This is all well and good. However, there was a glaring omission in the discussion of sources so SageCircle submitted the following question:

Question from Gartner AR Call

Frankly, we did not think that the Gartnerians would respond to the question. Much to our surprise, they did. Here is VP Mike Anderson’s reply:

“Inquiry is a great source of the evidence that a lot of analysts use for those results. I do not believe that we have standardized on the content of how inquiry be presented or how inquiry was used.

Instances where there were substantial numbers and quantities or where particular demographics have become important in the analysis that is being presented, those will be the things that analysts will be putting into the Side-bar. We’ll see feedback to them to ensure the inclusion of that information.

I think it will be dependent on the kind of analysis being published and what kind of source information is available from those inquiries. I would envision that Side-bars, where it’s relevant to analysis and conclusions, that level of detail will be provided.”

Kudos to Gartner for indicating that end-user inquiry will be discussed in the new Evidence Side-bar. However, we think that including end-user inquiry statistics and insights into Evidence Side-bars should be the #1 priority of management and this includes developing formal standards. Vendors engaged in vigorous debate on a disputed analysis with Gartner analysts are often told that the analysis is right because of what the analysts are hearing from end users. End of story, nothing the vendor can say after a statement like that matters because they can’t examine the “evidence” and counter it.  A transparent disclosure of evidence and standards should help both parties resolve these conflicts.

SageCircle Technique:

  • Research clients and AR should be aggressive in challenging analyst positions and asking for background information on how they developed their recommendations
  • AR especially should require details whenever an analyst plays the “that is what I’m hearing from end-user clients” card, e.g., number of inquiries relevant to the current discussion, demographics of the end users, etc.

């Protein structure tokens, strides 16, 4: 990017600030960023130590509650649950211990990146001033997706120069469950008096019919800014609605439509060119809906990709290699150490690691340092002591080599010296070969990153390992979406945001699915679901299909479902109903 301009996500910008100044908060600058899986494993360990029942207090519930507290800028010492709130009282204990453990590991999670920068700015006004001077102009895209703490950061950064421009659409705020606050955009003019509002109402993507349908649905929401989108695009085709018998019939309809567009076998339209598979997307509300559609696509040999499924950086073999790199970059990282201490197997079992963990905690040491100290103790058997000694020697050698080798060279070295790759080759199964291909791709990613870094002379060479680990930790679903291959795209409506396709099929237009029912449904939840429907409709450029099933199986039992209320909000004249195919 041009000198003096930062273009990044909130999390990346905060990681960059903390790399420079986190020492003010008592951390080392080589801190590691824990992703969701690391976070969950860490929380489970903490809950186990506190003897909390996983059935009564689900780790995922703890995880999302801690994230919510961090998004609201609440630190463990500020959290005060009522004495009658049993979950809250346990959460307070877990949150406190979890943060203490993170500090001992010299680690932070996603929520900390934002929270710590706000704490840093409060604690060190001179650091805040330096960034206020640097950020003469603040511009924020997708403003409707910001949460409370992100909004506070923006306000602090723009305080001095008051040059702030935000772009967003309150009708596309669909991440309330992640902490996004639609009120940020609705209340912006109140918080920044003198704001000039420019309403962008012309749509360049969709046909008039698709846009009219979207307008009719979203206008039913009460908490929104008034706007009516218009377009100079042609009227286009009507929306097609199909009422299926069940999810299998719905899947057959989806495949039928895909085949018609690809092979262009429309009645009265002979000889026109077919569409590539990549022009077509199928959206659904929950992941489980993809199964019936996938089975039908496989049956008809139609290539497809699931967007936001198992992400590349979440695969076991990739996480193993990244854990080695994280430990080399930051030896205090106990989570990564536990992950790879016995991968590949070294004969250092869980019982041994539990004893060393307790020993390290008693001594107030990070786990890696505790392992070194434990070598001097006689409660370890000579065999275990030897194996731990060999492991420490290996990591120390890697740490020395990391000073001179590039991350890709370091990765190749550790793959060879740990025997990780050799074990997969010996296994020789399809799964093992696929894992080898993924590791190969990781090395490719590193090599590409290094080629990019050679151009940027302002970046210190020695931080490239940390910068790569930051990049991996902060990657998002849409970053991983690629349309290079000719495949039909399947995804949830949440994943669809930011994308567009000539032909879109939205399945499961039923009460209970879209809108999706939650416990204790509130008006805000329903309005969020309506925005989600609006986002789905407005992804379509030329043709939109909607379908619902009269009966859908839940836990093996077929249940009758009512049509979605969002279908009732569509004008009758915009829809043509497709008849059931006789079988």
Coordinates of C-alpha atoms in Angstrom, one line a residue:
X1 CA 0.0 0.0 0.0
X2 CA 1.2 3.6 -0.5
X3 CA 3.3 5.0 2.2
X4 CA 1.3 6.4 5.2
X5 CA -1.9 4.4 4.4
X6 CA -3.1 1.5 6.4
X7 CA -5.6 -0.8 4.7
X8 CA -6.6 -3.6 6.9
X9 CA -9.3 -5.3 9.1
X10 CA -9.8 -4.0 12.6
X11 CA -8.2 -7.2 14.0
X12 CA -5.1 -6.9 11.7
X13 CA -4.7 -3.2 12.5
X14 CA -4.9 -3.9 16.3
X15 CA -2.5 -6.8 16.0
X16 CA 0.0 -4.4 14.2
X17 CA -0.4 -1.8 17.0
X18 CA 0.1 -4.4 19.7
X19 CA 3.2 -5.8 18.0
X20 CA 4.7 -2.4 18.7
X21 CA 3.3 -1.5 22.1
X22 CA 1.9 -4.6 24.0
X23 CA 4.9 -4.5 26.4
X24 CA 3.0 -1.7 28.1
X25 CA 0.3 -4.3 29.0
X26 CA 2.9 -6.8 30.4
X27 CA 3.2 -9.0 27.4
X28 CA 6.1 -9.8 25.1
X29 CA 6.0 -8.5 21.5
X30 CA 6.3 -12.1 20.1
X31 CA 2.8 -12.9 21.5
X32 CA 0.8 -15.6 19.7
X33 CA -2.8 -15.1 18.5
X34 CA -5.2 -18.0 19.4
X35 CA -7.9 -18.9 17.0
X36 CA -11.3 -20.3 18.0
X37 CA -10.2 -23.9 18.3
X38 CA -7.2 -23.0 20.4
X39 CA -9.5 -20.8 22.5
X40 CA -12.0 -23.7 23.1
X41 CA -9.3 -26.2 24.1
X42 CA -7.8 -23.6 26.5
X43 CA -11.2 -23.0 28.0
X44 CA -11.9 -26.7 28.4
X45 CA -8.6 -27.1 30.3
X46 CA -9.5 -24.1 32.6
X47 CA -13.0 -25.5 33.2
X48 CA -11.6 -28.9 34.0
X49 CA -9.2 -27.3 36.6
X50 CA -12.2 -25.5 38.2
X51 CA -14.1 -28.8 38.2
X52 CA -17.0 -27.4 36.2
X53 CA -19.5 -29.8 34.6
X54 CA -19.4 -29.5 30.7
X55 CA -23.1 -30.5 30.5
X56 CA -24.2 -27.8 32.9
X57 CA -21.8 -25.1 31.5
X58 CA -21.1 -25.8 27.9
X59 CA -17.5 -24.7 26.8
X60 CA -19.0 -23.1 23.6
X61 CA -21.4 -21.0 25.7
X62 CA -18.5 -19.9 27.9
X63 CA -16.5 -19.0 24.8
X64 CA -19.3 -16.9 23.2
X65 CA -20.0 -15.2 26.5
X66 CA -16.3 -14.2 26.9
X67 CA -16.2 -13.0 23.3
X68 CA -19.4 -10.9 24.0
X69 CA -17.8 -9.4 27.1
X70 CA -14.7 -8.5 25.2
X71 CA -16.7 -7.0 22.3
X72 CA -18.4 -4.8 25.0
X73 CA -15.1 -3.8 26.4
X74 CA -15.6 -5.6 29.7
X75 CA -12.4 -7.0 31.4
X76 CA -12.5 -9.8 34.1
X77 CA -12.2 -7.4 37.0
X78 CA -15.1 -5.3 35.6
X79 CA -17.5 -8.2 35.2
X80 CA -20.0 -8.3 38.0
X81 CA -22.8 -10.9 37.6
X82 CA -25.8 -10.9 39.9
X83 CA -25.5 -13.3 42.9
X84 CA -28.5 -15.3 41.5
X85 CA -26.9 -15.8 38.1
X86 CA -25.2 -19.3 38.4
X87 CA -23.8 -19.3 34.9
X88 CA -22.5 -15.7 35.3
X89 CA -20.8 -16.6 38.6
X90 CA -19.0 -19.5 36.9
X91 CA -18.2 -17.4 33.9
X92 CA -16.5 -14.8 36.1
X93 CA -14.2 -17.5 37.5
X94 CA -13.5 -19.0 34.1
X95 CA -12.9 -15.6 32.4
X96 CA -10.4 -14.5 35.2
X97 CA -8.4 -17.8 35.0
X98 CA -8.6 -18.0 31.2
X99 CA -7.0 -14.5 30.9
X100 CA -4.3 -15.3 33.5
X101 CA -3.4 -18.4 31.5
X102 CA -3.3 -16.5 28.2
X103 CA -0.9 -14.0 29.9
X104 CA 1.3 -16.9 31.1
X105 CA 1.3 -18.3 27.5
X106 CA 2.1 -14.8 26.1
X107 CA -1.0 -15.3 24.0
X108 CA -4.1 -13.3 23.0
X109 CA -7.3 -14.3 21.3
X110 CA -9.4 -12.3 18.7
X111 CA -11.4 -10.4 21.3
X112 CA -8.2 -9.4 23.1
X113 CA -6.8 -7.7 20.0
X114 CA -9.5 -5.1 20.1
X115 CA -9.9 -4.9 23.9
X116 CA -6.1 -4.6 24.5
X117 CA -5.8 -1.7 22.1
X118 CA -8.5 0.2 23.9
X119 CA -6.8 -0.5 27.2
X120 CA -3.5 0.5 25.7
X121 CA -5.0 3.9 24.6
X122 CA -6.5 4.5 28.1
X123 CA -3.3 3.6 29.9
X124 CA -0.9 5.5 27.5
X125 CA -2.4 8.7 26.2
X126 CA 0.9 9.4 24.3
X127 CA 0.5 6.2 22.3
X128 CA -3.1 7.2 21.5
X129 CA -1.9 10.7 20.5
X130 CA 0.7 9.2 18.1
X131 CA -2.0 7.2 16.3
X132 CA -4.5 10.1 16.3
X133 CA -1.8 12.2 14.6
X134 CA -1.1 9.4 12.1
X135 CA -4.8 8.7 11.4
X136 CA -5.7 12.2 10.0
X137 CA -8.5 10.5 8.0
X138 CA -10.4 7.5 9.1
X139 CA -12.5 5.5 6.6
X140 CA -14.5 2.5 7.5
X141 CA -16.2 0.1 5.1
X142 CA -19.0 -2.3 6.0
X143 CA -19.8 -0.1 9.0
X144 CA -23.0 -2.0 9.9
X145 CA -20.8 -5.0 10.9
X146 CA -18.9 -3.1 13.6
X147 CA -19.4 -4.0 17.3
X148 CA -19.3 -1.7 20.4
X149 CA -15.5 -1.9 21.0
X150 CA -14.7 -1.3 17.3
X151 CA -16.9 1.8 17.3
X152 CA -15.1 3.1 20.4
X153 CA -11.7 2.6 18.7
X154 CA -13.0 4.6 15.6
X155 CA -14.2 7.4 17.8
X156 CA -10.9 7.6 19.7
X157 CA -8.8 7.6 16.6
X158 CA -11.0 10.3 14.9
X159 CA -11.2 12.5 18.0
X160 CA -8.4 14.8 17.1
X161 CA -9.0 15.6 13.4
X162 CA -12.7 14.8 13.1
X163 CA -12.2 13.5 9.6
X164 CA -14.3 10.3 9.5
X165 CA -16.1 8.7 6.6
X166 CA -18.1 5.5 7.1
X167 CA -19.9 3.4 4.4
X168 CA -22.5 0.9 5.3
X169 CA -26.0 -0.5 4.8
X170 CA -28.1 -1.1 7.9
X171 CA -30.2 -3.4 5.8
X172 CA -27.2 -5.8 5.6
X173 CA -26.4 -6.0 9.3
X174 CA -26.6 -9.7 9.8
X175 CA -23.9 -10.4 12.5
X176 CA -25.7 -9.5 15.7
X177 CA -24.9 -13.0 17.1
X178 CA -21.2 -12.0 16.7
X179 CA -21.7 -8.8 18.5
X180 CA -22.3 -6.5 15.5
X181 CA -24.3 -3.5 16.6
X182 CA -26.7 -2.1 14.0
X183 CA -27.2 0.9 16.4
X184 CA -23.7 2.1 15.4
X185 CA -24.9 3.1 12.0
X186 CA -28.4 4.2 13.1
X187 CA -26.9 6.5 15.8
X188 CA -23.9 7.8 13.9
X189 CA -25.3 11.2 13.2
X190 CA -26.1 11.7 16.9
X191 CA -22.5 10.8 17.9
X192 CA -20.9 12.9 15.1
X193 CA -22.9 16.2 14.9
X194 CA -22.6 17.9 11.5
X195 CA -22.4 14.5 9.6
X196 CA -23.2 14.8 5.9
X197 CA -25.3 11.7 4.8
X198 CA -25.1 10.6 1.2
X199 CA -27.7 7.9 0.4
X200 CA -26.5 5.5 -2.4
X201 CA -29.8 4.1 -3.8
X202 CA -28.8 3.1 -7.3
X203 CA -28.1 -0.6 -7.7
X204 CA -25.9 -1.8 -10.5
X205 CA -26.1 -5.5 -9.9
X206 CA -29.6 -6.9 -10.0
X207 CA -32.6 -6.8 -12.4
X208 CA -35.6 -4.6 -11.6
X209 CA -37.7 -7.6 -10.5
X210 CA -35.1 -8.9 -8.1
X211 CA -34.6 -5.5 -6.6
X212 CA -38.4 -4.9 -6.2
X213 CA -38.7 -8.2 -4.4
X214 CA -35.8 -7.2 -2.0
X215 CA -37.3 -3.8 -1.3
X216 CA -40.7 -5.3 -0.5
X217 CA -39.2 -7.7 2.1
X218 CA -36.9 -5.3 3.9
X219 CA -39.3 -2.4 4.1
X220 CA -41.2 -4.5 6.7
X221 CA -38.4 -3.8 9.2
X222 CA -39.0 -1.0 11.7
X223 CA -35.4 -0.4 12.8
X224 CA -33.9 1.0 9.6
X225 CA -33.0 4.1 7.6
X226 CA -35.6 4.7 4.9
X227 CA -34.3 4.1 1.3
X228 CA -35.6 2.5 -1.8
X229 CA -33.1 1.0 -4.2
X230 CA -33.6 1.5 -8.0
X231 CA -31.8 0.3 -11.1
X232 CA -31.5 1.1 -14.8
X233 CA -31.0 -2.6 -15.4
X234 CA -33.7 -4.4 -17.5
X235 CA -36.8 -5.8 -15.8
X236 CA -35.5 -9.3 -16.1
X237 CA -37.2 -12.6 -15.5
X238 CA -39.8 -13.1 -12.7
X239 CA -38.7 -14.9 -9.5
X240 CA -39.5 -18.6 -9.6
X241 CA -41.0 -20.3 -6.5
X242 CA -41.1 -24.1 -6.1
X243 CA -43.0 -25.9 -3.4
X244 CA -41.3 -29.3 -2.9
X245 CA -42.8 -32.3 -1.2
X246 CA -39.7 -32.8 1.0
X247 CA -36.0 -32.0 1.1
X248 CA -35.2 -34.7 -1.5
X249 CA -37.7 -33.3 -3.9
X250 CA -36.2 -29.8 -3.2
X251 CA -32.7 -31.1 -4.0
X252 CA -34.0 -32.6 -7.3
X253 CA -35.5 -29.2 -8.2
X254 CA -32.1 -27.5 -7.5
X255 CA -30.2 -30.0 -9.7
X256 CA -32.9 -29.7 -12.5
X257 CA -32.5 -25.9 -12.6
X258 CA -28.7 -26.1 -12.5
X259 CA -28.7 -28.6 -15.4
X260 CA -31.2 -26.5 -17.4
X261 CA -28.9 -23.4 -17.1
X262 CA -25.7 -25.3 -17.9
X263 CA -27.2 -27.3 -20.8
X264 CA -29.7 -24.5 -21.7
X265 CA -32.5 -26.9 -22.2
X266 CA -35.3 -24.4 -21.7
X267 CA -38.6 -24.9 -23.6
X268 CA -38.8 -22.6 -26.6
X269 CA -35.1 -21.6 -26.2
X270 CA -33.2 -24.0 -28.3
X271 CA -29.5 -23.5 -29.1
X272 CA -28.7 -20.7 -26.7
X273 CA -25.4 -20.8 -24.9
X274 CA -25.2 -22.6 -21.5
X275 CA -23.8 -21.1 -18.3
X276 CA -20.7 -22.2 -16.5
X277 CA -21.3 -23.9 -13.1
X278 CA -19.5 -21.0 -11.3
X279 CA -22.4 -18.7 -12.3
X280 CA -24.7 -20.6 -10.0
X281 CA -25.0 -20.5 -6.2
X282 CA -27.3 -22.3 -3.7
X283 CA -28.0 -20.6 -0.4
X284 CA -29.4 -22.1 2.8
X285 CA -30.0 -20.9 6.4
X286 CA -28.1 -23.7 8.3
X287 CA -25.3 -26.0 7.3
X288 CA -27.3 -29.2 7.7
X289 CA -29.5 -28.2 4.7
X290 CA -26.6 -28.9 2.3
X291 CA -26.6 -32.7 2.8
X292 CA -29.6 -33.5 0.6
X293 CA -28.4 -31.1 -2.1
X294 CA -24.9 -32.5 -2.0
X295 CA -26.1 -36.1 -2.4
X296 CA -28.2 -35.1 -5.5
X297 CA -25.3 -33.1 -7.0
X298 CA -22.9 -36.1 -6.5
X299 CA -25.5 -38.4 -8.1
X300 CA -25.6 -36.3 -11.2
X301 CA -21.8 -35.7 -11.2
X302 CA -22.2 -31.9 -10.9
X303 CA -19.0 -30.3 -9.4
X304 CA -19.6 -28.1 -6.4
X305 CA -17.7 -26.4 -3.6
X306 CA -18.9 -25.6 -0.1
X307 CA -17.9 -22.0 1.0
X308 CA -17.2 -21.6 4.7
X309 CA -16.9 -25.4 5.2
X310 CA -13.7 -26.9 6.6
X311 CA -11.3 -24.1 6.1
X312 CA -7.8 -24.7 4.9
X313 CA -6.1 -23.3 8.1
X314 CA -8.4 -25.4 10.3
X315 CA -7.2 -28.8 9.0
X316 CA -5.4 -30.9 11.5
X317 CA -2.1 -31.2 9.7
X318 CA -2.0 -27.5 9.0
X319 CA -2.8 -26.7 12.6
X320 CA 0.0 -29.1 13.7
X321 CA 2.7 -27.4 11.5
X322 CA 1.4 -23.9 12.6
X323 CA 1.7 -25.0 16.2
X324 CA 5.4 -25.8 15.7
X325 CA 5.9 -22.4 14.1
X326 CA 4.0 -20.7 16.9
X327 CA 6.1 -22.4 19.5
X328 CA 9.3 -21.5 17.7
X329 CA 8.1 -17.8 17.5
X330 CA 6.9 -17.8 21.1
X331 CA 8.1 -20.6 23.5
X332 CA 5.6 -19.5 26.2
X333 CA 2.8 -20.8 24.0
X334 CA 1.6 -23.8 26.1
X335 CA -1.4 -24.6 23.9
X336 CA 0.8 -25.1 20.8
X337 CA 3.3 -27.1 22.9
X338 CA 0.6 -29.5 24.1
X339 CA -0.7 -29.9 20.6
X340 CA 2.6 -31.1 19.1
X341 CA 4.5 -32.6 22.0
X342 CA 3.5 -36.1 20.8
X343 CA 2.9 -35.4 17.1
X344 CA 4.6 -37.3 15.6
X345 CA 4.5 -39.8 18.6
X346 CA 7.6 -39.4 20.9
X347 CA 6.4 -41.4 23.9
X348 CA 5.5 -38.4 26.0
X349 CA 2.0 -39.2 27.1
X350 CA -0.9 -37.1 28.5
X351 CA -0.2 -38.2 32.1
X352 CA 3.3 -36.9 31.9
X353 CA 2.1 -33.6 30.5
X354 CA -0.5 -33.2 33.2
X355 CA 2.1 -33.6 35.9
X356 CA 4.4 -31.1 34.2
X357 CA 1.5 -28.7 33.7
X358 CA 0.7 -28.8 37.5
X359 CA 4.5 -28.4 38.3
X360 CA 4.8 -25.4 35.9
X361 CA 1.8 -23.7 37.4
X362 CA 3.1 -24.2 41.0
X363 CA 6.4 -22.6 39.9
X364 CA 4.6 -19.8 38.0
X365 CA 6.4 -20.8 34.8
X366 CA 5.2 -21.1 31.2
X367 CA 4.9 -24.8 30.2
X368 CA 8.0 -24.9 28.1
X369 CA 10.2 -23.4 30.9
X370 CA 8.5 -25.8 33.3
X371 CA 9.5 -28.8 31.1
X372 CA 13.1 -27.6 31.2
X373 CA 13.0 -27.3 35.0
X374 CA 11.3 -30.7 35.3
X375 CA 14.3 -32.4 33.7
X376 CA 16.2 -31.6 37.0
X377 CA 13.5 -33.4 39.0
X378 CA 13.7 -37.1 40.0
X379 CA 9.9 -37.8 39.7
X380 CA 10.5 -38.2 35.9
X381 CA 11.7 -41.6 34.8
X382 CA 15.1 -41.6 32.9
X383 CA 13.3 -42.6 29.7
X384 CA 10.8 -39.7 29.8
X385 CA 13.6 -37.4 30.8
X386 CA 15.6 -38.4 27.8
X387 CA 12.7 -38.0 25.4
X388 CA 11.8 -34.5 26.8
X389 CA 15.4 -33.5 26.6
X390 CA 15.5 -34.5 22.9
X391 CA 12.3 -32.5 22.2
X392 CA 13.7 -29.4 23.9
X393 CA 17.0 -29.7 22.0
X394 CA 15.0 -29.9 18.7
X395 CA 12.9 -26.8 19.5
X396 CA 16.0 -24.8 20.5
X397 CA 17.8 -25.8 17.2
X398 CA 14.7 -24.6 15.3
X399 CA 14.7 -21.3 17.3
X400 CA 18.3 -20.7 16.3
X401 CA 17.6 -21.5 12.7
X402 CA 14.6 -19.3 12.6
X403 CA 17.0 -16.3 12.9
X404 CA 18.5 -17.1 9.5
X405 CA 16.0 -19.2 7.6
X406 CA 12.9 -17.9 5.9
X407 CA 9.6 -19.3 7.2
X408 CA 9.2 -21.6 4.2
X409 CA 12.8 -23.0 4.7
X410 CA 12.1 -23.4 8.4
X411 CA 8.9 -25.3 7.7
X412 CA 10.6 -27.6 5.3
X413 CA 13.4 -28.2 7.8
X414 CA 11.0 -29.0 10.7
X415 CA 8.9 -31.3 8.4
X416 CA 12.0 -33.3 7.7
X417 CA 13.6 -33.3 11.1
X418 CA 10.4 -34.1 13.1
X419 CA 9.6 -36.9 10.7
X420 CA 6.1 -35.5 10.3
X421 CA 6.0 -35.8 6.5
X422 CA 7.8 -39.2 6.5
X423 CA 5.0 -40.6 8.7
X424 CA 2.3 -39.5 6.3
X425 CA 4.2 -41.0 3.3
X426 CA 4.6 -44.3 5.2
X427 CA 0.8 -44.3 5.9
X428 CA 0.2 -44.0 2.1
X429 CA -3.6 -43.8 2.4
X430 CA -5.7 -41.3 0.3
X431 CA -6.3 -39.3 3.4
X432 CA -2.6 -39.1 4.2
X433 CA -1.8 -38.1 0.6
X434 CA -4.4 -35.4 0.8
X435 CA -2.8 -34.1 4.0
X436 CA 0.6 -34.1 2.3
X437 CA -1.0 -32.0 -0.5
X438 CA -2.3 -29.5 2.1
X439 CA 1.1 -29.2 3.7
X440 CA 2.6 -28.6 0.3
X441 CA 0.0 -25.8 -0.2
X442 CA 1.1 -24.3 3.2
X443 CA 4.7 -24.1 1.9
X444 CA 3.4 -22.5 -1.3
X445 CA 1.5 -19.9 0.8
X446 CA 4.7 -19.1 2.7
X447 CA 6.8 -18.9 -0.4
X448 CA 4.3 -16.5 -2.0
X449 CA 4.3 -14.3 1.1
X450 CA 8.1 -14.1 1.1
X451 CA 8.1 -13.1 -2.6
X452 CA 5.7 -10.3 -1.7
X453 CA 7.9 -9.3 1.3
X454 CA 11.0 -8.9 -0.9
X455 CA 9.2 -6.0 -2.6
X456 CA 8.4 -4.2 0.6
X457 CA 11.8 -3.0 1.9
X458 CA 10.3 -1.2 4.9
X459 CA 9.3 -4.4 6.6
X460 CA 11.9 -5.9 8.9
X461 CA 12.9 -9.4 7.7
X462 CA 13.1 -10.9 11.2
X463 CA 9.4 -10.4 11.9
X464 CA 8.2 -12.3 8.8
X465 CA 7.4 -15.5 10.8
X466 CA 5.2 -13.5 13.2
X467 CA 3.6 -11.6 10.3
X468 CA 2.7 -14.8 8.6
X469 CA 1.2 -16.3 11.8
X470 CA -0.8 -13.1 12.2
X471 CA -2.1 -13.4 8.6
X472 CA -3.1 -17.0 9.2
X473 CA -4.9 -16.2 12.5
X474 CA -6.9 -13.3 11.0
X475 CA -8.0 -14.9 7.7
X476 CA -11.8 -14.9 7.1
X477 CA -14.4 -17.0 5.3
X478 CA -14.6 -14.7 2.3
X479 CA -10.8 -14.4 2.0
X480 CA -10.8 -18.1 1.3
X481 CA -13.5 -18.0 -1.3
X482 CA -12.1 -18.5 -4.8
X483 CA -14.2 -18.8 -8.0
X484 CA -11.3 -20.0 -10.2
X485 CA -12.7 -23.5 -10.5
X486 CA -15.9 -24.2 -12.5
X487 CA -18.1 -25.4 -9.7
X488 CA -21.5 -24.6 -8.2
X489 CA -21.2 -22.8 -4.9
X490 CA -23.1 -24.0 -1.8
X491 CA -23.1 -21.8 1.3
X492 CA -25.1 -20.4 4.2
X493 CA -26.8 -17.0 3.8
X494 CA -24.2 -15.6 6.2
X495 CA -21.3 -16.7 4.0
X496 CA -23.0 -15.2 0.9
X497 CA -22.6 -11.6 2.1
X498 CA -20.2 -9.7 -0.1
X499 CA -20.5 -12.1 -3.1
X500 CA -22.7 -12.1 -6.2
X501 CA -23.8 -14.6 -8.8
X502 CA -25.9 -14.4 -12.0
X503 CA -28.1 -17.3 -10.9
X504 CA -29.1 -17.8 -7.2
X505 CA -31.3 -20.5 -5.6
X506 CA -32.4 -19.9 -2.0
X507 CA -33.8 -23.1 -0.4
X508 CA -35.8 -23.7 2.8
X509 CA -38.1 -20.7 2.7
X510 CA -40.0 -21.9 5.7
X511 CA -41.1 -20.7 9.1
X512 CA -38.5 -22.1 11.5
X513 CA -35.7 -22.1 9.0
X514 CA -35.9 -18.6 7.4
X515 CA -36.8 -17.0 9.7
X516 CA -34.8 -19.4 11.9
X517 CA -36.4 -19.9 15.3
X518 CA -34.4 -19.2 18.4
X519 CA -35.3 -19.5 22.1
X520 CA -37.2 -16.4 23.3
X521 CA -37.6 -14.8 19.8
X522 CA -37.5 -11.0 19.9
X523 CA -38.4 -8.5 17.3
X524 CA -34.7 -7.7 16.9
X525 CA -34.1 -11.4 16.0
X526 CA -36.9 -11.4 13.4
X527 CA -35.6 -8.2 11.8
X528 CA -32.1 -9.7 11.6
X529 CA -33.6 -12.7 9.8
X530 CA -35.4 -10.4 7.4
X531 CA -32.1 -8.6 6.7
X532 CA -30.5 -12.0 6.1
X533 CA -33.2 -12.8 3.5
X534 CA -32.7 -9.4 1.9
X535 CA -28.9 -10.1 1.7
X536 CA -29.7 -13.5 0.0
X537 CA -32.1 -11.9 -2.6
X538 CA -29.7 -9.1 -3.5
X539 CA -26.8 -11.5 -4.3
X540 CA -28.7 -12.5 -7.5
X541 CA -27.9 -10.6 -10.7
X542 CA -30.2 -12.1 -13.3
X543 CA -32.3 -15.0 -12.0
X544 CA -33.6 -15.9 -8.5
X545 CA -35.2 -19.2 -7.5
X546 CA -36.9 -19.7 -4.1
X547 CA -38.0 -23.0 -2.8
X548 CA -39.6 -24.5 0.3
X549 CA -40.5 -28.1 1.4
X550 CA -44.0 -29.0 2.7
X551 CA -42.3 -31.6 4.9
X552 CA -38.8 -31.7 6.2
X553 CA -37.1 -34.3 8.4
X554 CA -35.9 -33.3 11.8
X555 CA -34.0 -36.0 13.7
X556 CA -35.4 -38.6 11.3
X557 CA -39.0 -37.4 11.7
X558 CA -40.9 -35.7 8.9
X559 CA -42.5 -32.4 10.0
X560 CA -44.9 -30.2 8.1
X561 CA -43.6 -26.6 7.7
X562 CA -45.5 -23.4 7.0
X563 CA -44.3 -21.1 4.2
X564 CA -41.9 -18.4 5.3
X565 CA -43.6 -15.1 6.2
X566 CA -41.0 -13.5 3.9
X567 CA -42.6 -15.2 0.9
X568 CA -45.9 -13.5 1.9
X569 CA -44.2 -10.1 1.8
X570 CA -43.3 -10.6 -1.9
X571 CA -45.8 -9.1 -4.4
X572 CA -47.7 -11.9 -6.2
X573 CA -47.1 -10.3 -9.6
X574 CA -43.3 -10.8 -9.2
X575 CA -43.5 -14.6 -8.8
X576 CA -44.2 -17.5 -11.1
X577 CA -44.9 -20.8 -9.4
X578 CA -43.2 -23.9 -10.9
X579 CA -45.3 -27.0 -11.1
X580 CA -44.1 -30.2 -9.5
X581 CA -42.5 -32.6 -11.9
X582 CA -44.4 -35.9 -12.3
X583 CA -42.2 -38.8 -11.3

Bottom Line: Gartner deserves kudos for proposing the new Evidence Side-bar concept. However, these kudos should be tempered until research consumers see how they are implemented. Until there are standards and policies developed concerning the disclosure of the role of end-user inquiry in Evidence Side-bars then research consumers and AR will need to demand background information on any data points put forward by an analyst.

Question: AR – Have you ever been told by analyst that the data for their research position came from client inquiry? Were you given details about the source of that data?

  1. Prepping for Gartner Symposium
  2. Don’t bring your CEO to Symposium and expect to brief the analysts
  3. Cost optimization at Symposium will be a critical thread to follow for vendors
  4. Make sure to attend relevant Magic Quadrant presentations at Symposium ITxpo Marketplace Theater
  5. The CIO Panel is reason enough to attend the AR Forum at Symposium
  6. Evidence Sidebar – Gartner needs to discuss end user inquiry data points
  7. Gartner’s updated Vendor Research Escalation Process

3 Responses

  1. […] Comments The CIO Panel is rea… on Cost optimization at Symposium…Evidence Sidebar – G… on Prepping for Gartner Symposium…Prepping for Gartner… on Cost optimization at […]

  2. I’ve found that end user inquiry stats are a good way of getting executive sponsorship as well.

  3. […] Panel is reason enough…The CIO Panel is rea… on Make sure to attend relevant M…Evidence Sidebar – G… on Cost optimization at Symposium…Gartner’s updated Ve… on Prepping for Gartner […]